ATHENS – A painting donated to Greece by Pablo Picasso will be on display again at the newly renovated National Gallery in Athens after it was recovered more than nine years after its theft and the arrest of a 49-year-old construction worker as a suspect .
Authorities said Tuesday that Picasso’s “Head of a Woman” and a work by Dutch master Piet Mondrian, “The Stuttering Mill with the Summer House”, were stolen in January 2012 from the National Gallery in Athens.
They were recovered, wrapped in plastic sheeting and hidden in a dry river bed outside Athens after the suspect was arrested for questioning.
Picasso’s work of a Cubist-style woman was presented to Greece in 1949 with a dedication “in homage to the Greek people” for their resistance against the German-led occupation during World War II.
“This painting is of particular importance and emotional value because the great painter personally dedicated it to the Greek people for their struggle against the fascist and Nazi (occupying) forces and bears his handwritten dedication,” said the Minister of Culture Lina Mendoni.
“This is why this painting was impossible not only to sell but even to display as it would immediately be identified as being stolen from the National Gallery.” the national gallery recently reopened after a major renovation that took nine years and was delayed for several months due to the pandemic. Mendoni did not say when the recovered works would be exhibited again.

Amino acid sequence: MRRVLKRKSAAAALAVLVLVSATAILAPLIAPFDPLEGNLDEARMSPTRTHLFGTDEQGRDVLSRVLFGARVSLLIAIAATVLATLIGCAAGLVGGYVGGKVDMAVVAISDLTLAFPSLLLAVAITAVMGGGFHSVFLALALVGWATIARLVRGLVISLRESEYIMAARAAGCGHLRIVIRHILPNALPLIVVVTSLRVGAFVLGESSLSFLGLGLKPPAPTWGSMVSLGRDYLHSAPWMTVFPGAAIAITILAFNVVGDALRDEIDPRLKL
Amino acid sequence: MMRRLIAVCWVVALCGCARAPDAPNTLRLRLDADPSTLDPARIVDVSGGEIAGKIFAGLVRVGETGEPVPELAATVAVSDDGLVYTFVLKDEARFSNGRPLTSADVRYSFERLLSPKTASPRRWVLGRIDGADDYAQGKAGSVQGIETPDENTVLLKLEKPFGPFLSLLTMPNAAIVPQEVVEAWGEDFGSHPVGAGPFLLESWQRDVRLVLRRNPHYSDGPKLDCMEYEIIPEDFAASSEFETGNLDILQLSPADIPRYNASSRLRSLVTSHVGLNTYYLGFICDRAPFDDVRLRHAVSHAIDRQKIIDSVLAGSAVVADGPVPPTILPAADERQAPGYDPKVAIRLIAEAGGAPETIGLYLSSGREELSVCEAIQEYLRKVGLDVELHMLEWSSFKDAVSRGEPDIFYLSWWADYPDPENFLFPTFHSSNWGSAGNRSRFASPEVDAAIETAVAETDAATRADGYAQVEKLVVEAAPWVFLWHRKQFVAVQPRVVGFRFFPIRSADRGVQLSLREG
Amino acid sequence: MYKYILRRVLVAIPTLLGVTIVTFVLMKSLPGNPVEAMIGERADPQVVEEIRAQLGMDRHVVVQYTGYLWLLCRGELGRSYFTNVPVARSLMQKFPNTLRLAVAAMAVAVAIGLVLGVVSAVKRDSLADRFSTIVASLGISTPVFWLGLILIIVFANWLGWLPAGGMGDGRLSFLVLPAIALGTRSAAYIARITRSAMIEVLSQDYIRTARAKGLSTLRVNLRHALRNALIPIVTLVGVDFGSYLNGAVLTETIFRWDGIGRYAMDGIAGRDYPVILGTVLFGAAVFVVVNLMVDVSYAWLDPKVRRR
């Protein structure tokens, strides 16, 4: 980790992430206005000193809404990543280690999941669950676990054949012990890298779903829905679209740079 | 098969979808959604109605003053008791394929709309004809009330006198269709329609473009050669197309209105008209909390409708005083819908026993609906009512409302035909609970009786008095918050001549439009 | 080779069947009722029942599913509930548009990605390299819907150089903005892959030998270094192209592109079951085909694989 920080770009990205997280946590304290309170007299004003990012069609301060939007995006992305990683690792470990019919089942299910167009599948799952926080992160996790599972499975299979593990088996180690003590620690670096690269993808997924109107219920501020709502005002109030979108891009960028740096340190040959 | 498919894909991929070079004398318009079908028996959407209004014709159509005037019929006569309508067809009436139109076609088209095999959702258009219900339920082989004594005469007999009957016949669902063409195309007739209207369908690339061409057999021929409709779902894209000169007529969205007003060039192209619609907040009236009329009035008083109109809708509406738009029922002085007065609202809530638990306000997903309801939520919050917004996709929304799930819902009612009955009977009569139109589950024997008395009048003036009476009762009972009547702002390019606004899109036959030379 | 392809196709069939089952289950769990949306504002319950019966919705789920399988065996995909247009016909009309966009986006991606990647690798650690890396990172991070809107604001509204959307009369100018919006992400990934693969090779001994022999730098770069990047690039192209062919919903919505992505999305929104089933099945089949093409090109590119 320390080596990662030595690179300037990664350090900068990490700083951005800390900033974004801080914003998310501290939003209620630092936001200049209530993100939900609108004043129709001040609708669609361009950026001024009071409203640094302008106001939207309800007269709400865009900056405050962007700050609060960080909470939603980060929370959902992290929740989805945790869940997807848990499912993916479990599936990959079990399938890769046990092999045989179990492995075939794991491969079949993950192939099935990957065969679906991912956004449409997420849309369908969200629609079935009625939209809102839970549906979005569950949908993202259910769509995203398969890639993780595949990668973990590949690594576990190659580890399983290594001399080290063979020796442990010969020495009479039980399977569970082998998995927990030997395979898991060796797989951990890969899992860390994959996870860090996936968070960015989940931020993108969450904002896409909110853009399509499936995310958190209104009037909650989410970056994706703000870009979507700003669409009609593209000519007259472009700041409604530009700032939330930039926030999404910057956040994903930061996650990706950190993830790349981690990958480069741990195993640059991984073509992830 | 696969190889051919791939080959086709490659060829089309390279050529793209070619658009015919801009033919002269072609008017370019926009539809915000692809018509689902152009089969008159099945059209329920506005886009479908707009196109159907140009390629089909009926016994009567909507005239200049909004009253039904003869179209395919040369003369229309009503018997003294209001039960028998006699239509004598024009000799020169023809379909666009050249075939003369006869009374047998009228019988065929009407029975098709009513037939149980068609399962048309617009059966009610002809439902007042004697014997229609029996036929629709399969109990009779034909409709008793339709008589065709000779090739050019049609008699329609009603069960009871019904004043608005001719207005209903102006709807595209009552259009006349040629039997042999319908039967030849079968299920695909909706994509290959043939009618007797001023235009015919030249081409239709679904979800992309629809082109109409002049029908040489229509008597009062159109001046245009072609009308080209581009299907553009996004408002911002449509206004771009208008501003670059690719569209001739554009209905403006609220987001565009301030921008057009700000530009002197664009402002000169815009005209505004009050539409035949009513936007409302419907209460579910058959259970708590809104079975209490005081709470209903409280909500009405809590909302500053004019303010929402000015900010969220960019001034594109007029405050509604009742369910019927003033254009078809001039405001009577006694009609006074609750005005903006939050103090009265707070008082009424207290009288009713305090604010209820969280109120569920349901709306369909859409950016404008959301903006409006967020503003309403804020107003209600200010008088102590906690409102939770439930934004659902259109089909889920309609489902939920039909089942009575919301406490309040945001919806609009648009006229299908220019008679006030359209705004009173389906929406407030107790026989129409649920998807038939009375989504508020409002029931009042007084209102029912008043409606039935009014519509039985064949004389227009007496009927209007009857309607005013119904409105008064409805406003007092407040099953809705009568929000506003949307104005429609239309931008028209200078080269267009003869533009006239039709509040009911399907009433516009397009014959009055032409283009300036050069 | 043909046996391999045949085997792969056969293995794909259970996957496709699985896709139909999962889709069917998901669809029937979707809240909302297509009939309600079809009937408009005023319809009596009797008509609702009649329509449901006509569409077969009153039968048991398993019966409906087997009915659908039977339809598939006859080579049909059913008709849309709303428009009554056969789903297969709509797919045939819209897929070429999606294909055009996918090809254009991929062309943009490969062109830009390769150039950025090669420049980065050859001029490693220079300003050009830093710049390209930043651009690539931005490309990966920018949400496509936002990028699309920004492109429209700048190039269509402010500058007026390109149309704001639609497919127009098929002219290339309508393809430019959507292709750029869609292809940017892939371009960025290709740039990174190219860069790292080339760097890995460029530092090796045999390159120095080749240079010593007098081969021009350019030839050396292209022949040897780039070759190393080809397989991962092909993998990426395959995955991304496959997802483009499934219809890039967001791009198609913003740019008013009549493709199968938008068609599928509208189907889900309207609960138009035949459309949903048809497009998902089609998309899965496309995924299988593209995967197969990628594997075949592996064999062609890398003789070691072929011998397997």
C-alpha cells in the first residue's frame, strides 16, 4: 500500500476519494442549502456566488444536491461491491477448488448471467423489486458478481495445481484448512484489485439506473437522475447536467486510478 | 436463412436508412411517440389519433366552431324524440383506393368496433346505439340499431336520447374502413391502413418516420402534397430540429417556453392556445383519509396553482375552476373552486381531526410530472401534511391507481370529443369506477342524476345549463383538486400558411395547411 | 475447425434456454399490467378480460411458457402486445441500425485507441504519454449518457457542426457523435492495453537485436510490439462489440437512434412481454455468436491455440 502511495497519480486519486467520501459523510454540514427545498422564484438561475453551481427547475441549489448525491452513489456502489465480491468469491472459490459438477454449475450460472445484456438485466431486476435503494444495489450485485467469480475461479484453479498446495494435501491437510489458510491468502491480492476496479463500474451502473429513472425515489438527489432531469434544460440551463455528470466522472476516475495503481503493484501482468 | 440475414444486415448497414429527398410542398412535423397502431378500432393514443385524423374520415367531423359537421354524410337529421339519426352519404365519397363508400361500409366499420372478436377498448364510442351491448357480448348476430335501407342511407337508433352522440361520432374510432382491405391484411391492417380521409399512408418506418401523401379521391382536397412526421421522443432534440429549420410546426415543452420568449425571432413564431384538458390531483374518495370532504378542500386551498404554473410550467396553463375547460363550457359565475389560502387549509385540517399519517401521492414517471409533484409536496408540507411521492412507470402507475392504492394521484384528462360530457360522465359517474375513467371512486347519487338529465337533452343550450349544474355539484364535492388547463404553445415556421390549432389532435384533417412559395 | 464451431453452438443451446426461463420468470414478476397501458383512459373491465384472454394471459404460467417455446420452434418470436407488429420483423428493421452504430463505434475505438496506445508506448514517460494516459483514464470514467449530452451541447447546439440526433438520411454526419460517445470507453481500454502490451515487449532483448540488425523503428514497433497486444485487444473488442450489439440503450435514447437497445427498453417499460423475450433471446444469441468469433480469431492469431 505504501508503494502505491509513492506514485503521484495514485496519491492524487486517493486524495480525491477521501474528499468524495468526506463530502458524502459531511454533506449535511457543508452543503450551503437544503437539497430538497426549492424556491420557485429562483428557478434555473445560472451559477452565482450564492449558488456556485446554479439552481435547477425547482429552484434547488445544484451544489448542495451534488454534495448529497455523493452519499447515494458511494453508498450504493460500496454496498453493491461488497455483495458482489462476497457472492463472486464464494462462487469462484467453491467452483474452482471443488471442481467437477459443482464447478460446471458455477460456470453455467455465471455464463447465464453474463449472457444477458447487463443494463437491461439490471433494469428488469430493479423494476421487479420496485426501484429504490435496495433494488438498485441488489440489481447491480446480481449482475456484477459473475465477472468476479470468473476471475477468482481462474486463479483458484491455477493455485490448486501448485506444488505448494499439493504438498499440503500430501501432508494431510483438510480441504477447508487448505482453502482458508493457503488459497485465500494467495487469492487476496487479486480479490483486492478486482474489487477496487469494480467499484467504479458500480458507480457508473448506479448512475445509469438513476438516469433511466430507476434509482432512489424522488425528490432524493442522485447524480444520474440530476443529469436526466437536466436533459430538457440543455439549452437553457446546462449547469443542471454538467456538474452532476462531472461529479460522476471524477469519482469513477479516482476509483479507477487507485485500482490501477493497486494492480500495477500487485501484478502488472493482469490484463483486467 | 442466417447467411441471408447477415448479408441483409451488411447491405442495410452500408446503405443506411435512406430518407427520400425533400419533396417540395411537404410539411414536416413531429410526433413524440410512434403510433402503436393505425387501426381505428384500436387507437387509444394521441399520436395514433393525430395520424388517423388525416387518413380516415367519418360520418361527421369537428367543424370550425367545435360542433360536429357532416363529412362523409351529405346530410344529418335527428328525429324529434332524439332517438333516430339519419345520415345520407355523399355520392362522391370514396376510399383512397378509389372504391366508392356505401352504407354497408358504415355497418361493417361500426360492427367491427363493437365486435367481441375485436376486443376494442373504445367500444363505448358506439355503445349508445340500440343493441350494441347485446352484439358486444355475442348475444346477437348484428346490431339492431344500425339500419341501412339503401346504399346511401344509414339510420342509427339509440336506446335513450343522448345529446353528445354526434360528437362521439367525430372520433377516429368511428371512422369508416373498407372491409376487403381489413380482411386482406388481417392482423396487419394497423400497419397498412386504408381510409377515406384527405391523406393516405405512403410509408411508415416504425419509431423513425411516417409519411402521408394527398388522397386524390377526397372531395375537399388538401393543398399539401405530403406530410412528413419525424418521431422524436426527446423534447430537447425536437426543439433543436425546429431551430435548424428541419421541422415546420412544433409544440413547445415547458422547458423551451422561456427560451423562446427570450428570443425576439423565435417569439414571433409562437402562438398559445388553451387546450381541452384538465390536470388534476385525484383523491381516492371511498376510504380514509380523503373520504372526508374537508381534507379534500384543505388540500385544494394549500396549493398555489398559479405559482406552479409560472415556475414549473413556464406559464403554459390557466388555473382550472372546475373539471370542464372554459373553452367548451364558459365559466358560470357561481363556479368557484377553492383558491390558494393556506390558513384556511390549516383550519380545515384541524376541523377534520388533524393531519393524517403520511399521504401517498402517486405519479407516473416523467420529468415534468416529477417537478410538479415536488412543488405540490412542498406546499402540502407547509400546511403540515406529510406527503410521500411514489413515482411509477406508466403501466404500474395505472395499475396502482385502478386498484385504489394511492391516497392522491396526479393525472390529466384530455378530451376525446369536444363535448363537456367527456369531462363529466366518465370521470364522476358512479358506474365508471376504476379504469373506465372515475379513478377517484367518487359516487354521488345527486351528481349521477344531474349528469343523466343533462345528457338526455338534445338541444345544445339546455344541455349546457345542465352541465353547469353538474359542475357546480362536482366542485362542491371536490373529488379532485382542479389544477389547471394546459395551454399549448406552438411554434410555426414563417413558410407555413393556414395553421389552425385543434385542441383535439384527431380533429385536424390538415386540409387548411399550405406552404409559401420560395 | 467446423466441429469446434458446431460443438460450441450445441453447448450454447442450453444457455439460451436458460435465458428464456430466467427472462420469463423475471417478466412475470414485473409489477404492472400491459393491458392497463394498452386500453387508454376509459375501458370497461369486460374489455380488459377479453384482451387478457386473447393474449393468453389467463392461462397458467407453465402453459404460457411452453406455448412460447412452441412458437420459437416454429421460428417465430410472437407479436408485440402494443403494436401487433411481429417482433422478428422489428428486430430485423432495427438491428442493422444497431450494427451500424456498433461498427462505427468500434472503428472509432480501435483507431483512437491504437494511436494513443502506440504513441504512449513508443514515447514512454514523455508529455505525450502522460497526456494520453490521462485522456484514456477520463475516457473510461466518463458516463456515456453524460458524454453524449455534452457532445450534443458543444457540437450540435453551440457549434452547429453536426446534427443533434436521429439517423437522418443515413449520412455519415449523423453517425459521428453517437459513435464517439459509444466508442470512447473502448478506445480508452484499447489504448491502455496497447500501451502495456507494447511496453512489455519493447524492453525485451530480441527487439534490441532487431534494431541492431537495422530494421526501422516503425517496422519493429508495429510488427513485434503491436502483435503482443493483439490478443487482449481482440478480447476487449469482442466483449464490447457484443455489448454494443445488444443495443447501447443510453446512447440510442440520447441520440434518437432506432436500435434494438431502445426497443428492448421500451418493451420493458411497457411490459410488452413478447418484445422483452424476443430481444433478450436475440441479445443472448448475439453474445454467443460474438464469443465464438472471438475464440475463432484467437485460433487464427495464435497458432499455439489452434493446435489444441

The suspect is a Greek who allegedly acted alone, police said. They were investigating his claim that a third stolen work, a drawing of a religious scene by 16th-century Italian painter Guglielmo Caccia, was damaged and discarded shortly after the 2012 burglary.
Police did not give details of the whereabouts of the suspect and the paintings, but noted that they had recently been moved to the dry riverbed, apparently following reports in Greek media that the authorities were about to make an arrest.
“Collecting the works of Picasso and Mondrian is a major success,” said Minister of Public Order Michalis Chrisochoidis. “The police have worked systematically, collaboratively and creatively, and they are to be commended for that. In the new National Gallery, (paintings) will have the place they deserve.
Follow Gatopoulos on https://twitter.com/dgatopoulos
Copyright 2021 The Associated Press. All rights reserved. This material may not be published, broadcast, rewritten or redistributed without permission.